SUP Safety


Rule 91.4
Maritime NZ 
Personal flotation devices
No person in charge of a recreational craft may use it unless there are on board at the time of use, and in a readily accessible location, sufficient personal flotation devices of an appropriate size for each person on board.
Rule 91.4(1) and (6) shall not apply to –
  1. (a)  any surfboard or similar unpowered craft; and
  2. (b)  any sailboarder or windsurfer, if a wetsuit is worn at all times; and
  3. (c)  a diver on a boat of 6 metres or less in length overall that is used for recreational diving within 5 miles of shore, if a full body wetsuit is worn at all times; and
  4. (d)  a person training for or participating in a sporting event, if the training or the event is supervised in accordance with the safety system of a national sporting organisation approved by the Director; and
  5. (e)  a member of a visiting foreign watersports team, if the person carries or wears a personal flotation device that is approved by the competent authority for use in that person’s country of residence.
  6. (f)  a commercial raft.
“Paddle craft” means powered only by a craft’s occupant(s) using a single or double bladed paddle as a lever without the aid of a fulcrum provided by rowlocks, thole pins, crutches or like arrangements, but does not include a raft manoeuvred solely by paddles: strongly advocates the wearing of a pfd or buoyancy aid, as per current maritime laws dictate. We also highly recommend following some other well served advice, when Stand Up Paddling in BOP region;

*Talk to the friendly locals. Any of the local operators or recreational paddlers will be more than happy to advise on potential hazards that may be worthy of note. Information on weather, tidal currents, navigational channels and general access to different areas within the region, is best sourced through the local SUP community.

*Paddle with a friend. Or let people know when and where you will be paddling.

*Always SUP with a legrope/surf leash,(river paddling, represents the exception due to the prevalence of obstacles and the effects of increased water flow).

*Aim to be highly visible when crossing busy navigational routes.

*Bag a cellphone when distance paddling.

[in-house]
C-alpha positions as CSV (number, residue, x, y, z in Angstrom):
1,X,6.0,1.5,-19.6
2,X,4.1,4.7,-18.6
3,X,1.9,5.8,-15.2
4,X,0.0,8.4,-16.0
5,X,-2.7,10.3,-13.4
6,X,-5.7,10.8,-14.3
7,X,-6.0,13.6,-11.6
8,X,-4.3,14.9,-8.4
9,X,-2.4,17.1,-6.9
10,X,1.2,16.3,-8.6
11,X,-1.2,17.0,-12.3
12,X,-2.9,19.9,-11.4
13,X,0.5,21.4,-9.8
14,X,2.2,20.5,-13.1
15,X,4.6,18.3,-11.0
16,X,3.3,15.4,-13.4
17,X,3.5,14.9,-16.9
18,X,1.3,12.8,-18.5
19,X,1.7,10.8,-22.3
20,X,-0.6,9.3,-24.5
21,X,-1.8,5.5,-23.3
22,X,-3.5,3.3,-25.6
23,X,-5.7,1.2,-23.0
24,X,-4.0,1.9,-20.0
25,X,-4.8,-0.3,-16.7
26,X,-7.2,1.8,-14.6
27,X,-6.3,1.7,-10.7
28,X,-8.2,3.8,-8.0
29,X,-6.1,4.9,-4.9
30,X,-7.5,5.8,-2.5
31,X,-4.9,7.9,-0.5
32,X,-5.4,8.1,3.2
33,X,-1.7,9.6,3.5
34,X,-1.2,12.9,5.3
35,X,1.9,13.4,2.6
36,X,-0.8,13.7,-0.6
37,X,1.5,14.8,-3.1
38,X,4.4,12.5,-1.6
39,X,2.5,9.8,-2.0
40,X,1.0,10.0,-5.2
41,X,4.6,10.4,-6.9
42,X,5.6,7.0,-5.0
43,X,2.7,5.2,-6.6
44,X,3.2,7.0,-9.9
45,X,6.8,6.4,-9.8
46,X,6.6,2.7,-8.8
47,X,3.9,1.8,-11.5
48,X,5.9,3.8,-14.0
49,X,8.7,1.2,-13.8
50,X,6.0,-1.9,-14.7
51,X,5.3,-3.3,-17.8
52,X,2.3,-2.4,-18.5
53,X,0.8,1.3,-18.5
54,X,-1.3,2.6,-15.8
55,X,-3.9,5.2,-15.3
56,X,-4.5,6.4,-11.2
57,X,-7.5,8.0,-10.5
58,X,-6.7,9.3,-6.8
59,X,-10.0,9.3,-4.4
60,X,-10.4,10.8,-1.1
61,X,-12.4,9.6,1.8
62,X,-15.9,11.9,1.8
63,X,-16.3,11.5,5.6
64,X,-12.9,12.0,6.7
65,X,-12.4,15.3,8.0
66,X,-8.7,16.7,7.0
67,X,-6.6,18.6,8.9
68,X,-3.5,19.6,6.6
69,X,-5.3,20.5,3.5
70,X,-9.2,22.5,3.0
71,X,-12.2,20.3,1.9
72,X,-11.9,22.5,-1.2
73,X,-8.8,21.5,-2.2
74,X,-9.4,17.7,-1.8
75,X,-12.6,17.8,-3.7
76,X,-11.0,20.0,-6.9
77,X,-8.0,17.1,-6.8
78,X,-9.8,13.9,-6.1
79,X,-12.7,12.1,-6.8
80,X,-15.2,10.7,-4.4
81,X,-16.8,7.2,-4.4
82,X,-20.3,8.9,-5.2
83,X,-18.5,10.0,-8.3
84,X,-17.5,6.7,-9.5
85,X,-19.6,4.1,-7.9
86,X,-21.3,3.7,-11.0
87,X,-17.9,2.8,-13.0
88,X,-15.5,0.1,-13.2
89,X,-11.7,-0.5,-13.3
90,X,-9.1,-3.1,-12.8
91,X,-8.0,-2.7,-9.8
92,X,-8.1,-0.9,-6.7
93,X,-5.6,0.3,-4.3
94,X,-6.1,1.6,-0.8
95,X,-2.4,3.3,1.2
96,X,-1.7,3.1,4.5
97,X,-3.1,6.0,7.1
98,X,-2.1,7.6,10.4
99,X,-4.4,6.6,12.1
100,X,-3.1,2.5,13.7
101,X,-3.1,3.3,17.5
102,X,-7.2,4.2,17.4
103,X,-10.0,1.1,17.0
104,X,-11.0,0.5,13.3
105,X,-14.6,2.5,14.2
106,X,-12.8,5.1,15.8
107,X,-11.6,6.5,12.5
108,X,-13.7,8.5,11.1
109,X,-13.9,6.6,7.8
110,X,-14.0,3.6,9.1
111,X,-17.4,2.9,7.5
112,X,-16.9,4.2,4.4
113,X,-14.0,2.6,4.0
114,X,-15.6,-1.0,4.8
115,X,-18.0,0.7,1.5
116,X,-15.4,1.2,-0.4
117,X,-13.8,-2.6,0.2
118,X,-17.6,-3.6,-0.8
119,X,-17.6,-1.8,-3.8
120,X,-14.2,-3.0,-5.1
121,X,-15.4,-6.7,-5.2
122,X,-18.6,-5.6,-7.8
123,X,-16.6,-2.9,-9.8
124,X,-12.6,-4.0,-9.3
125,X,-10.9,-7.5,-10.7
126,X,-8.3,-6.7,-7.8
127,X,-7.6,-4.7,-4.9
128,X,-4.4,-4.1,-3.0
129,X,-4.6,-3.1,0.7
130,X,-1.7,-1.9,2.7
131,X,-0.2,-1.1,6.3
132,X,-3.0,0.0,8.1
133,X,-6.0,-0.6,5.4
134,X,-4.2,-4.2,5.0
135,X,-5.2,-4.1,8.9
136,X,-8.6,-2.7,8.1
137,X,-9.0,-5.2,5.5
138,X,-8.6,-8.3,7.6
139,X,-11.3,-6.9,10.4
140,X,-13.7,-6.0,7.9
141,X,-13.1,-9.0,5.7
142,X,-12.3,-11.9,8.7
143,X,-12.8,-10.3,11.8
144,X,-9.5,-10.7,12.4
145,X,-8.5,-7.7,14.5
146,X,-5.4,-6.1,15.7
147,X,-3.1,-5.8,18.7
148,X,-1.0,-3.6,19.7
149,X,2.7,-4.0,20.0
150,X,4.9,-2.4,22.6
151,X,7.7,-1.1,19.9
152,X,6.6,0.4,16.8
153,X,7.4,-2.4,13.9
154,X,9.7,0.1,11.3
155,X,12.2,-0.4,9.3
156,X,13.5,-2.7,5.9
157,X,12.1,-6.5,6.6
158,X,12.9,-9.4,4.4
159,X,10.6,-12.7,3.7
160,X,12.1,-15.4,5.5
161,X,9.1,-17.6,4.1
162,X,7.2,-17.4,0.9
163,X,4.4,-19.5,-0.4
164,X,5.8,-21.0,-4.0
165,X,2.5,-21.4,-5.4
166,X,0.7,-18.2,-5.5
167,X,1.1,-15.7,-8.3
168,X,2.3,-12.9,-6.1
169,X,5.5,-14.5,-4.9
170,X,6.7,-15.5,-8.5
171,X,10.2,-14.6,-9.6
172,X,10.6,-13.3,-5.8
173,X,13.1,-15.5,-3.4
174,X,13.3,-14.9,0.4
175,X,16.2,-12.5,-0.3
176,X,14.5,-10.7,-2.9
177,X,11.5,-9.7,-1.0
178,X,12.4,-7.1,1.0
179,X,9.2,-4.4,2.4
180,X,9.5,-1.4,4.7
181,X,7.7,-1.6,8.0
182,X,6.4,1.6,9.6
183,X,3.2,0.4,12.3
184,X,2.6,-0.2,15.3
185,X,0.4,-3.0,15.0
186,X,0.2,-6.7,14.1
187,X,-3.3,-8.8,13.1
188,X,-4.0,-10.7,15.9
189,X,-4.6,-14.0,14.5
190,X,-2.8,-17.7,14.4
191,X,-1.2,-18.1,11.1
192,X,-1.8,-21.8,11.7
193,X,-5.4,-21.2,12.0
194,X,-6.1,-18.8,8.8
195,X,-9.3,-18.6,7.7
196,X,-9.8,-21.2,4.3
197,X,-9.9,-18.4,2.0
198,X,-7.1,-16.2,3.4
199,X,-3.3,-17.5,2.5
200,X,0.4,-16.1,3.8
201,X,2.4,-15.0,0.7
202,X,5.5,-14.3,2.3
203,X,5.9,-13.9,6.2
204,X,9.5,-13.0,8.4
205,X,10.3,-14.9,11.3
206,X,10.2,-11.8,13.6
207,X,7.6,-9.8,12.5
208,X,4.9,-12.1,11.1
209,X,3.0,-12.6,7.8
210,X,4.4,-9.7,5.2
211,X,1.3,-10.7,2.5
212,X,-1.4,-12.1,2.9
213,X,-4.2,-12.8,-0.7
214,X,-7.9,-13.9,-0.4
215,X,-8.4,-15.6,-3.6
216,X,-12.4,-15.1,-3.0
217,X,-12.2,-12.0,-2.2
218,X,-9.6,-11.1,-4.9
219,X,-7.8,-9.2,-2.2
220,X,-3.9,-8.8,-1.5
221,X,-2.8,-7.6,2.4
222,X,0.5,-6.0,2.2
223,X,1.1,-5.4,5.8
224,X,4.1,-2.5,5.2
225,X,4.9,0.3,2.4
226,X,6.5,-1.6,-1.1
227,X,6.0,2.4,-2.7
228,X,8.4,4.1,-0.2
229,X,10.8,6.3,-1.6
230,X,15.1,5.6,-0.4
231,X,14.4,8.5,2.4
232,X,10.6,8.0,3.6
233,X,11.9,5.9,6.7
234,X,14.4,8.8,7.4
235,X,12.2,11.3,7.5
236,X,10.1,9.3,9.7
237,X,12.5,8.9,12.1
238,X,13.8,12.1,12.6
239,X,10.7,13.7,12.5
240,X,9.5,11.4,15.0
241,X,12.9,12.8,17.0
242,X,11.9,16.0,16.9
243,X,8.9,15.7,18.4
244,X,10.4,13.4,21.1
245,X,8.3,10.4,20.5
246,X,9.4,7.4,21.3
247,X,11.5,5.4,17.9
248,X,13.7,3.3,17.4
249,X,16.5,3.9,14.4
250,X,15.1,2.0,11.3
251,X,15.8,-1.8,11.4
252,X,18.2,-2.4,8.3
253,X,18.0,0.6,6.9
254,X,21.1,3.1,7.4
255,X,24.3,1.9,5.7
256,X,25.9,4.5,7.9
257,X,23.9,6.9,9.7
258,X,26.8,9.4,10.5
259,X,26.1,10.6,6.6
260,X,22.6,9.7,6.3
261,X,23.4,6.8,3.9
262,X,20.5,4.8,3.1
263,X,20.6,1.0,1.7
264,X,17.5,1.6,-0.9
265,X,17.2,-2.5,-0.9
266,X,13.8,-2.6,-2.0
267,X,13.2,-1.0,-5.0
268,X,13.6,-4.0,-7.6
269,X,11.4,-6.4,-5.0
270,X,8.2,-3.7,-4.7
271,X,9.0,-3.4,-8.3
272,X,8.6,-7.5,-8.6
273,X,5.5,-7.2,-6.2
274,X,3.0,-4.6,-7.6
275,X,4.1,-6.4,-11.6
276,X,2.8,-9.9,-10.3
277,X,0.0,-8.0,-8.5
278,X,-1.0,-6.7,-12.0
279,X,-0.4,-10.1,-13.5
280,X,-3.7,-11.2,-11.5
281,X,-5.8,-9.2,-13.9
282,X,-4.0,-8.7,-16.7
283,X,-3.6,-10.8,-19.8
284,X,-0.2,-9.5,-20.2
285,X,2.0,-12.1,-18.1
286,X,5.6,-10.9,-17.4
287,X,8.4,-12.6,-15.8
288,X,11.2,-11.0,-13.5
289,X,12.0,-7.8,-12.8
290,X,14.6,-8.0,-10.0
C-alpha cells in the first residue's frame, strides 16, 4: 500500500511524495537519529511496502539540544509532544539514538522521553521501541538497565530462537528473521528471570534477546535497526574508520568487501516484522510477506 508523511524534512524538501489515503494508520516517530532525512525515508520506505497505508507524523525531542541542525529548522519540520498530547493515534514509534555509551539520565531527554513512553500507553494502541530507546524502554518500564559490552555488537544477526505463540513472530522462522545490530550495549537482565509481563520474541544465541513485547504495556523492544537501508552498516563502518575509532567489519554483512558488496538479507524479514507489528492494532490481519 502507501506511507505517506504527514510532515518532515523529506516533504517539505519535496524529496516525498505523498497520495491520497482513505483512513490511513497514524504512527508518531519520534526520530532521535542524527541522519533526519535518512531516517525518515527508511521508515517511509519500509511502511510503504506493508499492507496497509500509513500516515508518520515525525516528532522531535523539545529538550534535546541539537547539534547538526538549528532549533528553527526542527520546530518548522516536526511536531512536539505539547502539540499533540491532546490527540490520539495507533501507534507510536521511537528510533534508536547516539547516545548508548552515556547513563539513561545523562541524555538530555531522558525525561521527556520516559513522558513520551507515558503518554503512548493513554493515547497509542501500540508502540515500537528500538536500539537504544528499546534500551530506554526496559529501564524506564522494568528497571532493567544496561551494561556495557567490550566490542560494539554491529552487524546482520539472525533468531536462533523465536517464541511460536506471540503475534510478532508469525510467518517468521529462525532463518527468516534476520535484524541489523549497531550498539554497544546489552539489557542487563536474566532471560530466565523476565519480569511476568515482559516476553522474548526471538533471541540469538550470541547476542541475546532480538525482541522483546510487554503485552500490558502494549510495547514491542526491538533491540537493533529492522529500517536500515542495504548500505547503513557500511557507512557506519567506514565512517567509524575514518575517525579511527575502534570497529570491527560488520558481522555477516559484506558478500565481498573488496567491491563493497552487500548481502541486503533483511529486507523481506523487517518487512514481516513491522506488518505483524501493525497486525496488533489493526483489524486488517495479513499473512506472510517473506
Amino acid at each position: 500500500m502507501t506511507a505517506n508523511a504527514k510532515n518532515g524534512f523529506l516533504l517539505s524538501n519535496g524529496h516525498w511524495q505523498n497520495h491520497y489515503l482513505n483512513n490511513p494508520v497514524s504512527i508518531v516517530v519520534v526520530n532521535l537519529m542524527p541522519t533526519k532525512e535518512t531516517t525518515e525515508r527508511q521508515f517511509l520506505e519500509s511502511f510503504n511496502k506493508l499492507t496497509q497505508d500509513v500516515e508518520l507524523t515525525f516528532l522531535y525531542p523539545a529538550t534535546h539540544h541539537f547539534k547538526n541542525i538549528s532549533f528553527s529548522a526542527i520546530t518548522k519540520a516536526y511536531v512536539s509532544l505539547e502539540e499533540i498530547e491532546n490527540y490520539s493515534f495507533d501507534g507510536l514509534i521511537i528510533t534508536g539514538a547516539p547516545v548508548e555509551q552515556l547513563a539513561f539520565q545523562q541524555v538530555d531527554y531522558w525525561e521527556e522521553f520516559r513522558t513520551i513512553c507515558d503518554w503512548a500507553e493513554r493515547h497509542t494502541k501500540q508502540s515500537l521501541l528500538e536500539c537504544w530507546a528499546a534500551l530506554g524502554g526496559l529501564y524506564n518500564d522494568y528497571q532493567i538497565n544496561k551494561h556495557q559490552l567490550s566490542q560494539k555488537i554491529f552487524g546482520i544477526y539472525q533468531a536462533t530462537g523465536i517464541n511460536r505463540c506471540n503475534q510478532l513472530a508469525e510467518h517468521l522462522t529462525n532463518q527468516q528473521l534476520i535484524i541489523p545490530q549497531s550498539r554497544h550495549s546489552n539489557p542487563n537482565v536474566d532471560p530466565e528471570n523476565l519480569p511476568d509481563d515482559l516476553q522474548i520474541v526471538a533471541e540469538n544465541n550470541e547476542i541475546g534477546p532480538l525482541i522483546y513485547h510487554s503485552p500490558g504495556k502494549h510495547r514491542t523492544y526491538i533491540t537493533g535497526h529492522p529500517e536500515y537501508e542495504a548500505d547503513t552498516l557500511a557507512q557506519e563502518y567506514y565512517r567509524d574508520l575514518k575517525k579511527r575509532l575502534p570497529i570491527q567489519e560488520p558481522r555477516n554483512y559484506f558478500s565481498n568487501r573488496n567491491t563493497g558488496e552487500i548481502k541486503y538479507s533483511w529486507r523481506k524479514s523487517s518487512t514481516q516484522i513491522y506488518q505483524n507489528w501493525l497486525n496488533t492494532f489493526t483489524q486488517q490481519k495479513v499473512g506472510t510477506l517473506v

*Be courteous in the surf, observing traditional wave etiquette and giving plenty of space to other wave riders.

From Bay of Plenty Regional Council

  • Check the weather. It's vital to know what the wind is forecast to do during your paddleboarding adventure. 
  • Check the tides.  Check the tides so you know what to expect during your time out on the water.
  • We recommend you wear a personal floatation device (PFD) and a leash when paddling on flat water. 
  • You must carry a personal floatation device on flat water. **
  • Your paddleboard is the biggest floatation device you have, so stay with it. Wear a leash when paddling on flat water.
  • Avoid offshore winds. These are the ones that blow you away from the shore. Plan your trip and launching site with this in mind.
  • Paddle with a mate. It's more fun and safer with a friend or in a group.
  • Carry at least one form of waterproof communication – this could be a cellphone or VHF in a dry bag.
  • Learning. Take a lesson from a professional paddleboard instructor to learn good techniques early and gain maximum enjoyment from this sport.
  • Safety. Avoid areas where there are lots of other boats, strong currents and dangerous rocks. Don't be afraid to adopt the ‘safe position’: paddle from a      kneeling position, to get back to the shore if you're finding it too hard or unstable, or there is too much wind.
** Stand up paddle boards in the surf are exempt from carrying communications or carrying a PFD, as long as you are wearing a leash.  In fast flowing rivers it is recommended that you wear a PFD but do not wear your leash.


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